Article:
What Bear Problem?

  

First photo courtesy of artltdmag.com –  Second photo courtesy of democraticunderground.com

Denver does not have a bear problem – oh well we have the occasional lost cub hiding in a suburban tree or perhaps a “repeat offender garbage raider” who loves going through the yummy garbage placed for pick-up on rural roads, but other than that, we are good. Oh, except for that one time at the weekend retreat in Conifer, just 20 minutes up the canyon from Littleton suburbs west of Denver, when a medium-sized rascal stood on his hind feet and placed his muddy front feet on the kitchen door so that he could look through the window in the door to see if he had found the correct room where the fridge is located, (because the smarter bears have figured out which room in the house has that tall box full of delectable gourmet delights)…that was before he tried to break in through a living room window by slapping those same muddy paws repeatedly on the glass…. But he wasn’t being nasty. Just hungry. Everyone in the foothills and larger mountains west of Denver has bear stories, and usually they know their bears…and have perhaps named them…because mama bears come back every year and bring their cubs. Generations of cubs.

Tahoe people have the best bear stories; those bears are quite sophisticated about the layout of mountain homes and whether or not anyone lives in certain ones  year-round or just in certain months. They know that a car in the driveway might mean the seasonal arrival of the family who brings the groceries. After all, there is no use breaking into a home unless the fridge has been well stocked. They also know which yards have apple or plum trees and they teach their cubs the map of that vital information.

And now you also have a bear story – this whimsical 40′ sculpture by Lawrence Argent was installed at 14th and California in downtown Denver in 2005. The Big Blue Bear, as everyone in Denver affectionately calls him, is pressing his nose to the glass in order to peer into the third floor interior of the Denver Convention Center, and the title of the popular sculpture is “I See What You Mean.” For more photos and information go to Google or Bing and ask for images…of the Big Blue Bear. He has quite a fan club.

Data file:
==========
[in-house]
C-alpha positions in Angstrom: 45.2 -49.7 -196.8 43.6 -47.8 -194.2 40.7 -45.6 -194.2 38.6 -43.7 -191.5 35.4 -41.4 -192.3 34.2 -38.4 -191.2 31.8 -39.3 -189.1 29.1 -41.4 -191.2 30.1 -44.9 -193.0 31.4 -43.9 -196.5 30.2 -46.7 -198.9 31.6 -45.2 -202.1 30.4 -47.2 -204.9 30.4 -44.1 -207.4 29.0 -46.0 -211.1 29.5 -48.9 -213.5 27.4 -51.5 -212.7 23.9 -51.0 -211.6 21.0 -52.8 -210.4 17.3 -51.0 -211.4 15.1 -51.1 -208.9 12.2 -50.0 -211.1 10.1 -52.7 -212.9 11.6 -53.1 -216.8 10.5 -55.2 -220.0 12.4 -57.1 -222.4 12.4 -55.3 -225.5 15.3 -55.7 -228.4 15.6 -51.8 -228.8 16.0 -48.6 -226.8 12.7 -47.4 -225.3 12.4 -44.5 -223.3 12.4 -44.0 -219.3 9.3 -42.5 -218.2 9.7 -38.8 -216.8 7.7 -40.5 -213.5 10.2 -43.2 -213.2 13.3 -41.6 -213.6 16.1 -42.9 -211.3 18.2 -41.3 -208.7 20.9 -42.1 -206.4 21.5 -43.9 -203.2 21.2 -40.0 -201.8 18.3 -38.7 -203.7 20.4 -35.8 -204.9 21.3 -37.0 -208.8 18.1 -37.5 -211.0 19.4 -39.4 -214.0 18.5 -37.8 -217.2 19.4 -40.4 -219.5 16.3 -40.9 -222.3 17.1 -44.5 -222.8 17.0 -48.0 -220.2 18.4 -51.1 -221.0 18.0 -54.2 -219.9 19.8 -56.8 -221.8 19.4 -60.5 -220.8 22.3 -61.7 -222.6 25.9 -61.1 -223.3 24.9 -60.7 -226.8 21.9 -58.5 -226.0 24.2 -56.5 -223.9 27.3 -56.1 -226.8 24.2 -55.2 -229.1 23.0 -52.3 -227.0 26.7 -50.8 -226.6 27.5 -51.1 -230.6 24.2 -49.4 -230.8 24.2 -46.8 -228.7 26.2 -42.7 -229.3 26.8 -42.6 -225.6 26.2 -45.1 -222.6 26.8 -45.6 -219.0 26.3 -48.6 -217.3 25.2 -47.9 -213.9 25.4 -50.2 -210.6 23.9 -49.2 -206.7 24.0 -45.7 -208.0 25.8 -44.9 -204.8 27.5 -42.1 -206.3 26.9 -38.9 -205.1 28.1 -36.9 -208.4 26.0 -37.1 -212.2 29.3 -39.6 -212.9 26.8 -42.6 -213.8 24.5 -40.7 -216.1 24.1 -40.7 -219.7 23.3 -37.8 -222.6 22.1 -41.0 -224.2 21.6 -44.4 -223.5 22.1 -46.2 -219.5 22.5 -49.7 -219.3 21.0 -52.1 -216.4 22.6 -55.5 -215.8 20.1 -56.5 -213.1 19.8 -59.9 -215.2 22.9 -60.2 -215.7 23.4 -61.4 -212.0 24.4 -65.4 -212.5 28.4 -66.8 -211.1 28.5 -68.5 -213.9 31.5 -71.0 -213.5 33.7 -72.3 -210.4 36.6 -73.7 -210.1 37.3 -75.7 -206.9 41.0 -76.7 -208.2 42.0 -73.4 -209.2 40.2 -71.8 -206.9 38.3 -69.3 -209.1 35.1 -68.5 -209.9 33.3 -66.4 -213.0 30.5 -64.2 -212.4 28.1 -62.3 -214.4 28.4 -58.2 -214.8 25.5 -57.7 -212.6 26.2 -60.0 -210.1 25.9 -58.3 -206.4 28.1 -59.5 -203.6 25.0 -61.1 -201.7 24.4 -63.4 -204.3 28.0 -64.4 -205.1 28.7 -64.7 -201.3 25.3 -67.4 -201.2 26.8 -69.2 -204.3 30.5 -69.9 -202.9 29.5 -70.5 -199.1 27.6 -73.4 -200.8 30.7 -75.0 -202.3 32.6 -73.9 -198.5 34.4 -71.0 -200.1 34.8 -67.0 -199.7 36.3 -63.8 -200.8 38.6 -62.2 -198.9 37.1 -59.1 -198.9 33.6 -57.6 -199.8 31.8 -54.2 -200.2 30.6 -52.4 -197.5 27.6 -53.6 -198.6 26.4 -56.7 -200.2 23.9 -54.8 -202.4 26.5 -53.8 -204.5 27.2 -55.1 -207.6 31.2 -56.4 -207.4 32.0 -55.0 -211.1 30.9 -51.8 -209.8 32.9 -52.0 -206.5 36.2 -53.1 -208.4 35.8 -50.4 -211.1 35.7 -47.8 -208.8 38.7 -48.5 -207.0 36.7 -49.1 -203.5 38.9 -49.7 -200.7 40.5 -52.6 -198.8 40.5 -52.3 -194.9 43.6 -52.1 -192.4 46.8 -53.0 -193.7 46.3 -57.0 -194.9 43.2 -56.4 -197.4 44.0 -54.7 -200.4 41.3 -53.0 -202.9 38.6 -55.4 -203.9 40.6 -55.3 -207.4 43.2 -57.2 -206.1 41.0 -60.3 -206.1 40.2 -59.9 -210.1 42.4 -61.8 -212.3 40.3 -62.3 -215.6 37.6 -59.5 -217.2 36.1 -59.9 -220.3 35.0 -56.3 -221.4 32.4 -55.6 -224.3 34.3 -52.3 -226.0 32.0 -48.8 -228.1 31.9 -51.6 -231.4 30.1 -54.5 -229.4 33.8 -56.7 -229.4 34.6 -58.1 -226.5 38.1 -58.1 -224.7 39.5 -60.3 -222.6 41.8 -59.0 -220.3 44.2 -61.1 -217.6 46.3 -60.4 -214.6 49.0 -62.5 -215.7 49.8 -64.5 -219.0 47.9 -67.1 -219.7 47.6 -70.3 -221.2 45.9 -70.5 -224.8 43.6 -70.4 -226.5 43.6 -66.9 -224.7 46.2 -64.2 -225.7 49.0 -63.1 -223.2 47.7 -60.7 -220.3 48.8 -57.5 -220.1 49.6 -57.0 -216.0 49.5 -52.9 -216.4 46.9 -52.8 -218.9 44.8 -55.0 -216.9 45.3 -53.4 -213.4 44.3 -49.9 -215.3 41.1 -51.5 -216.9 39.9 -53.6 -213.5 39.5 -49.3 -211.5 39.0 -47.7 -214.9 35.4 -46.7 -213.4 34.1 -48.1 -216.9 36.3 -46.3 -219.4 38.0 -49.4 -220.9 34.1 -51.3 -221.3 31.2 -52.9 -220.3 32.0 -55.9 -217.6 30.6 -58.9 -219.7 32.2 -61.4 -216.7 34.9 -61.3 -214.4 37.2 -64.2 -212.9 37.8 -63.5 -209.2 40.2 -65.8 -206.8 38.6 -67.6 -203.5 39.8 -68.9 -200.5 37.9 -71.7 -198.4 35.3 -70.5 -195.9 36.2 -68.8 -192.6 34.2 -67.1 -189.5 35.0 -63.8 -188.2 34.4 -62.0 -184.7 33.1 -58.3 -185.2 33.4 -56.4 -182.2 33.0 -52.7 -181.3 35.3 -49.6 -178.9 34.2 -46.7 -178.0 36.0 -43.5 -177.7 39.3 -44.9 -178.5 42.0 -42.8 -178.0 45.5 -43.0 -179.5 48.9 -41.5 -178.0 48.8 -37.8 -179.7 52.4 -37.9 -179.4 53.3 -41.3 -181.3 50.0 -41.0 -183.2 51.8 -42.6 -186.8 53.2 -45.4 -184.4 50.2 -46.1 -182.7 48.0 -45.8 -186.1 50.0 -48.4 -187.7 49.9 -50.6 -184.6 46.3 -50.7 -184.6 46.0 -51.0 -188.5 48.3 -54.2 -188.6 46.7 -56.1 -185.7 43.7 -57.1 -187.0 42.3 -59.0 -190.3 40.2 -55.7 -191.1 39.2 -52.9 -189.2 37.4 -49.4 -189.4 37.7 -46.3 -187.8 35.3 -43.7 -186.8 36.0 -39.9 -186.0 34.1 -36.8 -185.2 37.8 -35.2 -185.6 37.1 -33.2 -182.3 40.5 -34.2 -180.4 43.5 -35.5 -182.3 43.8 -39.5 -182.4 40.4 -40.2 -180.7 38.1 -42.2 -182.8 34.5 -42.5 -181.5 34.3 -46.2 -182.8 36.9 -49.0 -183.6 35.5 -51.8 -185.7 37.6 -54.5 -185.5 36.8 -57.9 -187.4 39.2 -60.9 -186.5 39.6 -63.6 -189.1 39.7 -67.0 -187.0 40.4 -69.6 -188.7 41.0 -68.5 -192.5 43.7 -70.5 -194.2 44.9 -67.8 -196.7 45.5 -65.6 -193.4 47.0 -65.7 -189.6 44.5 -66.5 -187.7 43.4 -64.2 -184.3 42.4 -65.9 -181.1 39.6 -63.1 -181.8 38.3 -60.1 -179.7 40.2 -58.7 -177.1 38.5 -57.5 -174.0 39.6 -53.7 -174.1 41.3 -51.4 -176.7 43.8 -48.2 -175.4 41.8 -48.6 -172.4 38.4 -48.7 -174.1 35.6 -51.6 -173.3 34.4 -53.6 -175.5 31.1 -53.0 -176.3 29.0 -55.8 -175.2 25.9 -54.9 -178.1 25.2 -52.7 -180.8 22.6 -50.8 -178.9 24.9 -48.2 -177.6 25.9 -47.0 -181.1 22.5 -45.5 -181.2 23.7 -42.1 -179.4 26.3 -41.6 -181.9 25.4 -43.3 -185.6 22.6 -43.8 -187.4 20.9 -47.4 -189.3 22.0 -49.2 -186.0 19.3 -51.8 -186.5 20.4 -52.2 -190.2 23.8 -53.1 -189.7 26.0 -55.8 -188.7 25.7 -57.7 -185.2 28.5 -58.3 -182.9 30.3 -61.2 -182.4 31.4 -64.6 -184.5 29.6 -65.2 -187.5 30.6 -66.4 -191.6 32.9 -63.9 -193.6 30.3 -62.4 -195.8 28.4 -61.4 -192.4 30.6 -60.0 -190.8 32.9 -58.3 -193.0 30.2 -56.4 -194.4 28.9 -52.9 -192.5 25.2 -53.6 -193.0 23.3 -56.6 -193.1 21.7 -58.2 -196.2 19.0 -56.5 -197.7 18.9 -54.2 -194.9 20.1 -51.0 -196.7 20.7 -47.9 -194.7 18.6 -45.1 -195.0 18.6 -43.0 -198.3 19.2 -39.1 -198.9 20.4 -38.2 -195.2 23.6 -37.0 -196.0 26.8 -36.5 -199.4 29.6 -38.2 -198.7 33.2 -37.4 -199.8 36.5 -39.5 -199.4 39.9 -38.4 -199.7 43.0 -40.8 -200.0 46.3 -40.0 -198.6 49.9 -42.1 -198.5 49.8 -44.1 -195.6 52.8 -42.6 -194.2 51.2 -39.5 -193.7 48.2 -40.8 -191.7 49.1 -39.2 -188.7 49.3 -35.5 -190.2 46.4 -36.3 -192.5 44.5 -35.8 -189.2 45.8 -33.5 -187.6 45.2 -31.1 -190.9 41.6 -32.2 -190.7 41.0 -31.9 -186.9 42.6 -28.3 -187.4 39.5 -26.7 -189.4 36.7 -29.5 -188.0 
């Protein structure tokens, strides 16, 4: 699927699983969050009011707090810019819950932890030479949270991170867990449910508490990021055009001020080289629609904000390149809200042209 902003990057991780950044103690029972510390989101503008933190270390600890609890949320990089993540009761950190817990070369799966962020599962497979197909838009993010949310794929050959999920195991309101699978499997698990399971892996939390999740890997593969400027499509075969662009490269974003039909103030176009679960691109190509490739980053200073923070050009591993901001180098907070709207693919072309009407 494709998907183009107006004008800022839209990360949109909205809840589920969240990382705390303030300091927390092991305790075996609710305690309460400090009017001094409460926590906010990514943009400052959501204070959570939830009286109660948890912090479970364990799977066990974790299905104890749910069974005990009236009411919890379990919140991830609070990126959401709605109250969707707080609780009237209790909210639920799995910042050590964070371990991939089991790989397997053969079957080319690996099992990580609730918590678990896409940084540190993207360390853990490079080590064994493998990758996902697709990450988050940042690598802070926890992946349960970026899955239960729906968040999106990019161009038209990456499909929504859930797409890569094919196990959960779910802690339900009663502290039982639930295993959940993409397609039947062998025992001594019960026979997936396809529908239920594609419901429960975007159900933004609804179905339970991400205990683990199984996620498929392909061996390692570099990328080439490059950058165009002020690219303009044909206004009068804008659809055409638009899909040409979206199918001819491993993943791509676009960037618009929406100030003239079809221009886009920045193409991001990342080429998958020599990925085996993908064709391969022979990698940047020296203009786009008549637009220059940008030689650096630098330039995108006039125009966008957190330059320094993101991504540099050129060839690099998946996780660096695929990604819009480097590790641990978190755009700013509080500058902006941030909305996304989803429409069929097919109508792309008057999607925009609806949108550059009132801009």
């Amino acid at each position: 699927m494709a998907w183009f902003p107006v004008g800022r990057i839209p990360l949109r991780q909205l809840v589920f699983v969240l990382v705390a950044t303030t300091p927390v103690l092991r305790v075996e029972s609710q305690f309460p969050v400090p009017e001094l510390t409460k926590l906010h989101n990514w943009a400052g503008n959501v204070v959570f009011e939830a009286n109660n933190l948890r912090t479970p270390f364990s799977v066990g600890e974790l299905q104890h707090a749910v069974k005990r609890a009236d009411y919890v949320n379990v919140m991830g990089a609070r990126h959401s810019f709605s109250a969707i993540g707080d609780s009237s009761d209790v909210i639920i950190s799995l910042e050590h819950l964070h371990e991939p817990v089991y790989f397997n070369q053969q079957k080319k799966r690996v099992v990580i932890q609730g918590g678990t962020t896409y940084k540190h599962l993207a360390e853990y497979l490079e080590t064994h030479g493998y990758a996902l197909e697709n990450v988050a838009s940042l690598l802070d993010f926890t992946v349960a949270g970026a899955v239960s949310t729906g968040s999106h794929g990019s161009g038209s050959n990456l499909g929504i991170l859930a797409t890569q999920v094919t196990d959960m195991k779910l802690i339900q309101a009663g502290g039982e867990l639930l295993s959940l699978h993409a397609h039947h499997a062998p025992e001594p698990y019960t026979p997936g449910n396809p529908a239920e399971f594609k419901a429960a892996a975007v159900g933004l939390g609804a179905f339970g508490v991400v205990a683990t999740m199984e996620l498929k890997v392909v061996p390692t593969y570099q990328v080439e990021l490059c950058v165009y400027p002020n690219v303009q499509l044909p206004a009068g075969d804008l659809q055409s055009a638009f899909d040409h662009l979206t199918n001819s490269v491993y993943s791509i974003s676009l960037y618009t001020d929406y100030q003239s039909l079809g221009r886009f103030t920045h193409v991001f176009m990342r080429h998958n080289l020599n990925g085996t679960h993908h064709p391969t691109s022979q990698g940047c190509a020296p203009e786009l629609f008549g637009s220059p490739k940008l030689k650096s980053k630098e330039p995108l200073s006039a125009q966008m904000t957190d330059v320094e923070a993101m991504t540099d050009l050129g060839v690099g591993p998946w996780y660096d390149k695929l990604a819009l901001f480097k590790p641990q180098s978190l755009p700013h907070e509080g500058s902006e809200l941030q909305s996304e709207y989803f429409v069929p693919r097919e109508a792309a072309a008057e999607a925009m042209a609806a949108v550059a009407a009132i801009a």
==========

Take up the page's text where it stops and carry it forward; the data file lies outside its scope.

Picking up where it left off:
Photo courtesy of forum.xcitefun.net

Advertisements

The Creative Epiphany – The Proverbial Springtime in the Rockies

springsnow    2today

3today    moreto

Photos from the south Denver area looking west, March 8, 2014

Here we are just a week from SPRING! and yet it is white everywhere. Yesterday we had a cotton-ball fluffy, white-out blizzard thing blowing up in our faces and our noses here in my south Denver area and today it is melted off in all the right places and the sky is supernaturally blue. The snowmen, so carefully created yesterday afternoon at the height of the  action are now slumped over and dripping sweat from this afternoon’s warm-up to a near 50 degrees. And so it goes in SPRING!

This will be the mother nature of things for the next couple months here in the Rocky Mountain region as SPRING! springs forward and then changes her feminine mind only to retreat and accept another wintry blast from the past. We actually like it, this back & forth, even while we complain about dressing in the morning for coldness and peeling off layers as the day progresses to warm, sunny afternoons. Shorts by afternoon is a not an uncommon thing for us in March and April.

We are almost ready to bid a fond adieu to the snowiest winter in over 20 years. Many of the mountain ski resorts have a base of well over 300 inches of snow and added another 2-3 ft.  in the past few days. There is a long and winding slowly moving line of cars heading up through the canyons into the mountains to the ski areas, and SPRING! break is a perfect time to ski….our lovely neighbor to the west, Lake Tahoe, has not been blessed with the powder this winter. Some years you are the anointed one and some years you are not. We feel your pain; been there too and done that.

We here, however, are on a Rocky Mountain High. We breathe deeply the joy of living in this spectacular setting.